Coming together to heal: Local organization aids hospital grief support program

HANCOCK COUNTY — A program dedicated to helping families heal after the loss of a child has expanded thanks to the fundraising efforts of a Hancock County family.

The Hope in Healing program at Riley Hospital for Children, which provides grief support through counseling, phone calls, support groups and educational materials, is now able to offer art and music therapy with funding from Peyton’s Promise, an organization that hosts its biggest annual fundraiser in Greenfield.

Peyton’s Promise started in memory of Peyton Belling, who died in 2015 at age 3 from complications of leukemia; Greenfield resident Heather O’Neal and her daughter, Tandess, friends of the Belling family, began organizing fundraisers to benefit the organization in 2015.

Those fundraisers have brought in $26,500 since the charity’s inception; and the nonprofit’s leaders have set a goal of $15,000 for an upcoming golf outing to help them continue their mission.

Created in 2009, Hope in Healing has helped more than 1,000 families deal with the loss of a child. Molly Belling, mother of Peyton, and her family, found a lifeline in the therapy and counseling provided by the program. Belling tried visiting other therapists without specialized grief training but felt like they didn’t understand what her family was feeling.

Thanks to the funding from fundraisers organized by the O’Neal family, Hope in Healing has expanded its offerings to provide additional grief counseling in the form of art and music therapy for children mourning the loss of a sibling, said Elizabeth Boring, Riley Hospital for Children coordinator of bereavement services.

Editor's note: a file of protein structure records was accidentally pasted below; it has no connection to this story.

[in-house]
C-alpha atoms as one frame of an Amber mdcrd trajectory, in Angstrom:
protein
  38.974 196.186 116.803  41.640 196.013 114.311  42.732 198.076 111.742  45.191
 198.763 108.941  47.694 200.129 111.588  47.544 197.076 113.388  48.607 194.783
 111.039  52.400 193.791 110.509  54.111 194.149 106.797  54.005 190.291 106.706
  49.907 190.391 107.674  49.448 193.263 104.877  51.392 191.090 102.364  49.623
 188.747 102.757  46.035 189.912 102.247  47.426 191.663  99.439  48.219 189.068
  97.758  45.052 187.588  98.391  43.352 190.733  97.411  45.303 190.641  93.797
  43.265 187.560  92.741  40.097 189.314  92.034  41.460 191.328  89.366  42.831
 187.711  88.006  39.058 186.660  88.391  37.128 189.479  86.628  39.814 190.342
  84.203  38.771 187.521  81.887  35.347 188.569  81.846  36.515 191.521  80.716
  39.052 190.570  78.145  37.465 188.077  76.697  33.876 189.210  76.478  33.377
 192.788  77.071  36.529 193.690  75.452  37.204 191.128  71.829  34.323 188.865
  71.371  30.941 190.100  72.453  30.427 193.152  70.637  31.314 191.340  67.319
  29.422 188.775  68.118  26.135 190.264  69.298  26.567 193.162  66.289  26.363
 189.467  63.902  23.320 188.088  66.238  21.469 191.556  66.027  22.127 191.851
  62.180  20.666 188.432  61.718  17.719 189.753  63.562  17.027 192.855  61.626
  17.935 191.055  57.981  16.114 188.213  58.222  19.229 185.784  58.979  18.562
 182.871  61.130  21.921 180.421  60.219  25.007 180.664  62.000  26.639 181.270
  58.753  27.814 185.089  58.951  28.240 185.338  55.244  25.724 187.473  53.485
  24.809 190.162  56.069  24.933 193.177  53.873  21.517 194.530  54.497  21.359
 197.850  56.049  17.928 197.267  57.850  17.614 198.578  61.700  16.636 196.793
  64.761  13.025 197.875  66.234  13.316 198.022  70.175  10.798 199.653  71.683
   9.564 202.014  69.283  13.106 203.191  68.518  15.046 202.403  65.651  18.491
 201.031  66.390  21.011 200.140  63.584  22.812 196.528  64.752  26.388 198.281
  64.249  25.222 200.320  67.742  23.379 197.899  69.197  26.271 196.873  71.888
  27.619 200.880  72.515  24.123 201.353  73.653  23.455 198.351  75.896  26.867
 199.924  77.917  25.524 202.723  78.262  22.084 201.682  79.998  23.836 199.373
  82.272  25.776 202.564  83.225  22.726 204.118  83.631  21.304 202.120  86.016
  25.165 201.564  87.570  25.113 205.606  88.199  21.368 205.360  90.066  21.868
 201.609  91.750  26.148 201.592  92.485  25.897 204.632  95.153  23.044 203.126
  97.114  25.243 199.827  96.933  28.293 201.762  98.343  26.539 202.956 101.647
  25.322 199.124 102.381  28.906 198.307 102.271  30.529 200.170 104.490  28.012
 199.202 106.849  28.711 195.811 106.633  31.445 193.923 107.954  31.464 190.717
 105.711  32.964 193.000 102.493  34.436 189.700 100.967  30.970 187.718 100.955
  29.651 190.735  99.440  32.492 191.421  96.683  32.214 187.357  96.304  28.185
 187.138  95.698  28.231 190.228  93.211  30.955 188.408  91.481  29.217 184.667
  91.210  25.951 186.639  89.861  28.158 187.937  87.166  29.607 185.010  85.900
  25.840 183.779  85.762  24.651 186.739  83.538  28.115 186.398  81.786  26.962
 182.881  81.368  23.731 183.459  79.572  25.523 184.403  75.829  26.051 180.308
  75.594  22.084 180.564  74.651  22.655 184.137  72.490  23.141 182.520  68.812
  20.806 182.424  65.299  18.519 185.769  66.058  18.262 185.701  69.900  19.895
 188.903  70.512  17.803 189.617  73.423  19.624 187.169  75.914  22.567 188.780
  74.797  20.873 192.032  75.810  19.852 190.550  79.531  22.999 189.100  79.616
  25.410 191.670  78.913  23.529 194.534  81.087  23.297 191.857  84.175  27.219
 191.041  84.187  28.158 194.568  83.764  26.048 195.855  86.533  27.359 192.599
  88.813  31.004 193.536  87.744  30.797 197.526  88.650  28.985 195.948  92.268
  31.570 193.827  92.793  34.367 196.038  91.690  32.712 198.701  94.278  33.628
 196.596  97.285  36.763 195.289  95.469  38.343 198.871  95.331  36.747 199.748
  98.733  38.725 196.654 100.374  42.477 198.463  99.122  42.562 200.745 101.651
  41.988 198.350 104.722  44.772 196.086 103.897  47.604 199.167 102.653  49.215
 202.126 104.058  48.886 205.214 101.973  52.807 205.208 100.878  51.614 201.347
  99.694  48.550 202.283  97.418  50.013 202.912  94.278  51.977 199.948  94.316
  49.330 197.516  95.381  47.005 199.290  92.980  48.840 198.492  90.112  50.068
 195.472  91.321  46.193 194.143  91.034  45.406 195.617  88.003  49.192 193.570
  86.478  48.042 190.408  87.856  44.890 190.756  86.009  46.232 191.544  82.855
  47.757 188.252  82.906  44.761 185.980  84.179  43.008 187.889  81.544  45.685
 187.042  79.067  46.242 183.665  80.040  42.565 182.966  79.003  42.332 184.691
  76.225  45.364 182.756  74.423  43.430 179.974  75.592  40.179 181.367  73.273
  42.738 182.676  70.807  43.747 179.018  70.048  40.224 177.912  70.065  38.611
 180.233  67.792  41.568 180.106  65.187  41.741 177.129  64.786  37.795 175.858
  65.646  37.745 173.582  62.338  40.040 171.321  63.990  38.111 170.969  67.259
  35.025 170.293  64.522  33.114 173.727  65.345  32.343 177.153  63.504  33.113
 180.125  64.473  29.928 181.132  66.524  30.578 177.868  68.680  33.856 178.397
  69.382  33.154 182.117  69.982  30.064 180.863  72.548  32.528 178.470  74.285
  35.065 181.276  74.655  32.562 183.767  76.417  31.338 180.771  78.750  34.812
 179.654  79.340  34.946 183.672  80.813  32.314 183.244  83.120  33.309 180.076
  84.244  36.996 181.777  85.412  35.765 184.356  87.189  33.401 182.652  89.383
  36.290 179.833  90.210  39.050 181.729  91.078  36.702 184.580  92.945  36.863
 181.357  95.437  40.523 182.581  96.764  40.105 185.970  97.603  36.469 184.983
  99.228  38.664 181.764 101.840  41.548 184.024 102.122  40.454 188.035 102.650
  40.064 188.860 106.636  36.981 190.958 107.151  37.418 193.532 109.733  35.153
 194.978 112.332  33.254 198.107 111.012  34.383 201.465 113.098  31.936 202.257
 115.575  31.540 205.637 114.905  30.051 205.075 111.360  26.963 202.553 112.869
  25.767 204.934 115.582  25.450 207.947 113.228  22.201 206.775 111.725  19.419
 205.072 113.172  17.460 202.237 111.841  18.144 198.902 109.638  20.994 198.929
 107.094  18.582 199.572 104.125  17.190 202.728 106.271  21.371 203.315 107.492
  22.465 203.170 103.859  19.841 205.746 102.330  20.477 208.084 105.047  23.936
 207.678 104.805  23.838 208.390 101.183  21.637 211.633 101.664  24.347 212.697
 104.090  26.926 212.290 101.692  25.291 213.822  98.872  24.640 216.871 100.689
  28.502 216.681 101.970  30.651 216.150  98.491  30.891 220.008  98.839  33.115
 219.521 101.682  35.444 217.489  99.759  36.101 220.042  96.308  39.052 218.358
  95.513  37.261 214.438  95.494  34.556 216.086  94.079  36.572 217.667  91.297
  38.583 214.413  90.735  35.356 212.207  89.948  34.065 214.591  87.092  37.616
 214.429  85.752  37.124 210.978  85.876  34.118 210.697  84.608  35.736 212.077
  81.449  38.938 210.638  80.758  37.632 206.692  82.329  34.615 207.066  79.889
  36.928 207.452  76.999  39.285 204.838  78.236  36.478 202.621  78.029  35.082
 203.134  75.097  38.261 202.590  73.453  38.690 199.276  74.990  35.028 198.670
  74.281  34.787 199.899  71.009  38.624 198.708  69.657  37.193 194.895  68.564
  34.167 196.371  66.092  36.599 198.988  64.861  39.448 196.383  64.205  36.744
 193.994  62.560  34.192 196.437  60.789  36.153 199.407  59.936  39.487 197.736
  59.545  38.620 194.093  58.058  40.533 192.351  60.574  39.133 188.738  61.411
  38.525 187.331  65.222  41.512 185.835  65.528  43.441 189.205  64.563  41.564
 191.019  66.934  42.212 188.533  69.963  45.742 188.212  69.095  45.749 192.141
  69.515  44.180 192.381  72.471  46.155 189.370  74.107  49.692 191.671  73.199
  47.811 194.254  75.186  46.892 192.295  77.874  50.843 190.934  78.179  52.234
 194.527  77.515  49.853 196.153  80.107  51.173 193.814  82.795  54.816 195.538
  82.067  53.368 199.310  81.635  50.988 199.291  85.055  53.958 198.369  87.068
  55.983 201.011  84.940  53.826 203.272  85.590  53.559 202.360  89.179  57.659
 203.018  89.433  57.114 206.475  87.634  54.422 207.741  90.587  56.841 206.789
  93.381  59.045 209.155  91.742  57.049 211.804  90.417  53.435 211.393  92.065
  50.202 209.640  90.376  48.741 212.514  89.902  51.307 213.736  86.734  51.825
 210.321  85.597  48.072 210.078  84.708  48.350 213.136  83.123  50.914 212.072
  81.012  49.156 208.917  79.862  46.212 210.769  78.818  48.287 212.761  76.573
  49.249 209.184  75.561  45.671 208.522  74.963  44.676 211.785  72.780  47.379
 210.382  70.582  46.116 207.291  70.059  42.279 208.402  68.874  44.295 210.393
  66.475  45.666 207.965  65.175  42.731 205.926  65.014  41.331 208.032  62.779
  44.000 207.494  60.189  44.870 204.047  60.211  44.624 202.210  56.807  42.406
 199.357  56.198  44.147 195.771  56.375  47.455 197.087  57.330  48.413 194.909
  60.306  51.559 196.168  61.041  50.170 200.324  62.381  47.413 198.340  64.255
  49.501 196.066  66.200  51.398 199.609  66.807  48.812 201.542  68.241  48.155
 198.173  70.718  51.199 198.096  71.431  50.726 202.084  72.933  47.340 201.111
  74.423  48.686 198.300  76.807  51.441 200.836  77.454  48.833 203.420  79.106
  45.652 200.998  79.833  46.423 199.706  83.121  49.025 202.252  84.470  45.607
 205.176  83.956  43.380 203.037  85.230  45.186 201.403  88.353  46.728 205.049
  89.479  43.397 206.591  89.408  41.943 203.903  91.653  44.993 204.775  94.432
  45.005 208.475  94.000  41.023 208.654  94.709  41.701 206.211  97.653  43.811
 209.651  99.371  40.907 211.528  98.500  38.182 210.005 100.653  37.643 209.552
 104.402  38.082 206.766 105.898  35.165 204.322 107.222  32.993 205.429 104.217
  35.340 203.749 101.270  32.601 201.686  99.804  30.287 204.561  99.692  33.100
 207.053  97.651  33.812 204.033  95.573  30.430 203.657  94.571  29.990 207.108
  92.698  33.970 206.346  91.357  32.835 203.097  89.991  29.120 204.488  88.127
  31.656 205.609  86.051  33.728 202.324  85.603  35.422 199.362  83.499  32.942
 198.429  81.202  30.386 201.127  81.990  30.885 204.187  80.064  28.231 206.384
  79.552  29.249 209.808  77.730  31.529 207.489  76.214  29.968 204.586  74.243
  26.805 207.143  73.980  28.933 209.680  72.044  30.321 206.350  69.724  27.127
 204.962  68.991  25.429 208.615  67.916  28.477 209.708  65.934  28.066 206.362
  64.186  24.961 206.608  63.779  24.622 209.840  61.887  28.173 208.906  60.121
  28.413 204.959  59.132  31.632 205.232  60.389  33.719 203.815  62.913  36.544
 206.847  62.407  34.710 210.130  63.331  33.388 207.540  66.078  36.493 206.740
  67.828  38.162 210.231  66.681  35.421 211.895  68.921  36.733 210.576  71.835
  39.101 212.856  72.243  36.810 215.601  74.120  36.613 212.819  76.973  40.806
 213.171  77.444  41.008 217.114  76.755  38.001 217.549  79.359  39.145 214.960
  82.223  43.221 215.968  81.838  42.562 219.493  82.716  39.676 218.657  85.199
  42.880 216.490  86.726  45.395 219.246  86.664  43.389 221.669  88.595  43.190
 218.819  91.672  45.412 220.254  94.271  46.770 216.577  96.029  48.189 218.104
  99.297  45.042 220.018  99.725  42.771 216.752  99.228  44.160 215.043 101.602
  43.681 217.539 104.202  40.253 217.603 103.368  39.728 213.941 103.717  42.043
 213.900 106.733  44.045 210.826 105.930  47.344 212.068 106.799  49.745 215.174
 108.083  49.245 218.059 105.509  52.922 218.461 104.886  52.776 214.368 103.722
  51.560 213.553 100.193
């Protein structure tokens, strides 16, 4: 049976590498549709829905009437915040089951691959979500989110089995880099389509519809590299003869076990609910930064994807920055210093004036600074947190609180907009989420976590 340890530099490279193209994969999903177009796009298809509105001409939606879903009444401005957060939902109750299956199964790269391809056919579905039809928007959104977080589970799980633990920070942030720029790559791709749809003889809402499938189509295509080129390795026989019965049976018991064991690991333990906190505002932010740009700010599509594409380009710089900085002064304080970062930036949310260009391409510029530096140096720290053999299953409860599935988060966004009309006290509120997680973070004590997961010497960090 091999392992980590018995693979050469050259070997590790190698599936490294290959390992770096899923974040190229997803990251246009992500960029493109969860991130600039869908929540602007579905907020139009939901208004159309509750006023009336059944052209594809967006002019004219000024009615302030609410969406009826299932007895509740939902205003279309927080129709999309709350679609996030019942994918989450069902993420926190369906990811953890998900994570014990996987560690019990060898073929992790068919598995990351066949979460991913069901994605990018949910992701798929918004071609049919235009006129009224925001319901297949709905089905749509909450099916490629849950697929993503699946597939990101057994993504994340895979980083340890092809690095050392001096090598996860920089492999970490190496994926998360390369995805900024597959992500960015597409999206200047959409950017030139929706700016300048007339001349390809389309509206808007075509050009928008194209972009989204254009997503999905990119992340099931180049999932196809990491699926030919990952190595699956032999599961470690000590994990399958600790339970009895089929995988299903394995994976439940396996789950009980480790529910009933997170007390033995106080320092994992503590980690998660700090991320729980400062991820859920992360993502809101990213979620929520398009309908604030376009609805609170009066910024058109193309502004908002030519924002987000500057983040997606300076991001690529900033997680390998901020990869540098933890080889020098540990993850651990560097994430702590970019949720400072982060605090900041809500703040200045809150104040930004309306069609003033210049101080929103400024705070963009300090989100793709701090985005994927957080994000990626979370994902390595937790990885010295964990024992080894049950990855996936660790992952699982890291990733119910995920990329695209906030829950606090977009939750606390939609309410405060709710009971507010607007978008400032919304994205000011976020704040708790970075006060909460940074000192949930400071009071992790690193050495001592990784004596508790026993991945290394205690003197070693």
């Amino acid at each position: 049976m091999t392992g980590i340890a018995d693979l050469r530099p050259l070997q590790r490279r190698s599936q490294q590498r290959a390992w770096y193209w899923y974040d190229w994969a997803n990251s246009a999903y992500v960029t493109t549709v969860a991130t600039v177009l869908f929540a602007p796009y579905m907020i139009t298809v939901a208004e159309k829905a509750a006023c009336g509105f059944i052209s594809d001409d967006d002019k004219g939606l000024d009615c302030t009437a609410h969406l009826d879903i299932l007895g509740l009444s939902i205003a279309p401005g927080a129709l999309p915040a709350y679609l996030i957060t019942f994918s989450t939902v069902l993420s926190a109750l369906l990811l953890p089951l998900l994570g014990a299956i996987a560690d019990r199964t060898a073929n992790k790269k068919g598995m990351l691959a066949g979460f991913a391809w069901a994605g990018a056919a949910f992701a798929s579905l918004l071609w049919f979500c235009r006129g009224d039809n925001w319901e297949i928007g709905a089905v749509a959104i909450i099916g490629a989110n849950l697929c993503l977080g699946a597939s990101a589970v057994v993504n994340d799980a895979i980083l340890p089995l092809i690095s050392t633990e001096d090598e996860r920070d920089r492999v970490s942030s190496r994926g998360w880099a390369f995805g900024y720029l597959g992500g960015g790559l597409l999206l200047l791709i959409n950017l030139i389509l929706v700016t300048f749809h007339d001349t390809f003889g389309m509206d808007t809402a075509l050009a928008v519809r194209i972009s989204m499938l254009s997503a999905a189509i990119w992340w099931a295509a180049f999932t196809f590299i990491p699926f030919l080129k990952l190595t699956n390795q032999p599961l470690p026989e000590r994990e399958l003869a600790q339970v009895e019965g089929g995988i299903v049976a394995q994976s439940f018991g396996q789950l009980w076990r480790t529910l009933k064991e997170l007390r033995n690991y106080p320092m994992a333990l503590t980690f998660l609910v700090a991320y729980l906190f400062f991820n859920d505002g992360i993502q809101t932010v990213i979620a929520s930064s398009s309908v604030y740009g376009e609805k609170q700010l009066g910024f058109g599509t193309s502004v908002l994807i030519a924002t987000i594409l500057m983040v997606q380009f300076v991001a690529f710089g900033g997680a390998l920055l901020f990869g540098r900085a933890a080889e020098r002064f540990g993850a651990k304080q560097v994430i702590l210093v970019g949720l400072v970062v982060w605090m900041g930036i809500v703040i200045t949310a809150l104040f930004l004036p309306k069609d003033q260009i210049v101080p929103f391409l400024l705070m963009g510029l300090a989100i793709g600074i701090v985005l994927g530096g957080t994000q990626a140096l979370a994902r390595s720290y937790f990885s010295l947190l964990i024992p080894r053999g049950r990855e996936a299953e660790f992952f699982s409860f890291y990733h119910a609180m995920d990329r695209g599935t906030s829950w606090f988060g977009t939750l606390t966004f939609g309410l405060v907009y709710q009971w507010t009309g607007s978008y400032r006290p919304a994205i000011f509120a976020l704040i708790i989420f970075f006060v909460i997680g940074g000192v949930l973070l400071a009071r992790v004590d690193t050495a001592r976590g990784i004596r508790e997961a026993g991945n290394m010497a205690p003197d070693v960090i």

She said therapists at the Hope in Healing program receive training specifically for working with grieving parents and siblings.

“A parent losing a child is very specific,” she said. “It’s not just the child they lose but their hopes and dreams for that child and the future they envisioned for the child and their family.”

These types of therapy are particularly helpful for children, because it allows them to focus on something else while talking about their loss and grief, Boring said.

Belling, who lives in Fishers, started Peyton’s Promise shortly after her son’s death to help other families dealing with the loss of a child.

In the first year of the organization’s existence, it raised $11,500 to re-establish a memory box program at Riley. When Peyton died, there weren’t enough kits for nurses to make molds of his hands and feet, a precious keepsake for mourning families, Belling said. When they took home their son’s molds, they had to wrap the plaster impressions in a blanket.

“We got a hand mold, and it didn’t come out quite right,” she said. “Even so, it would be devastating to lose.”

That money from the first golf outing, held at Arrowhead Golf Course in Greenfield, was enough to keep the protective memory boxes and molds stocked for two years. With the comfort of knowing parents who have lost a child at Riley won’t walk out the doors without that precious memory, Peyton’s Promise turned its focus to the Hope in Healing program.

“It’s really critical that people are able to get the support they need,” Molly Belling said. “It wasn’t something we considered; we were kind of lost. We want to make sure that program continues for others who don’t know where to turn.”

The O’Neals of Greenfield have been a big part of assuring those services are available. When she was just a middle school student, Tandess O’Neal thought up starting a golf outing to support the Bellings, her mother, Heather O’Neal, said.

It’s an effort that has been inspiring to watch grow.

“It does warm our hearts to help,” she said.

If you go

Peyton’s Promise, an organization started in memory of Peyton Belling, who died at age 3 after a battle with leukemia, provides support to parents who have lost a child. The effort is supported every year by fundraisers held in Greenfield. Here’s how to join this year’s event:

What: Third-annual Peyton’s Promise Golf Outing

When: 11:30 a.m. lunch; shotgun start at 1 p.m. June 10

Where: Arrowhead Golf Course, 3974 Club House Drive, Greenfield

Registration, which includes lunch, a golf cart, T-shirt and goody bag, is $65 per person or $260 per team. Register by visiting peytonspromiseinc.org or emailing peytonspromiseinc@gmail.com; registrations may be sent to:

Peyton’s Promise Inc.

14091 Hearthwood Drive,

Fishers, IN 46040

Author photo
Rorye Hatcher is a reporter at the Greenfield Daily Reporter. She can be reached at ​317-477-3211 or rhatcher@greenfieldreporter.com.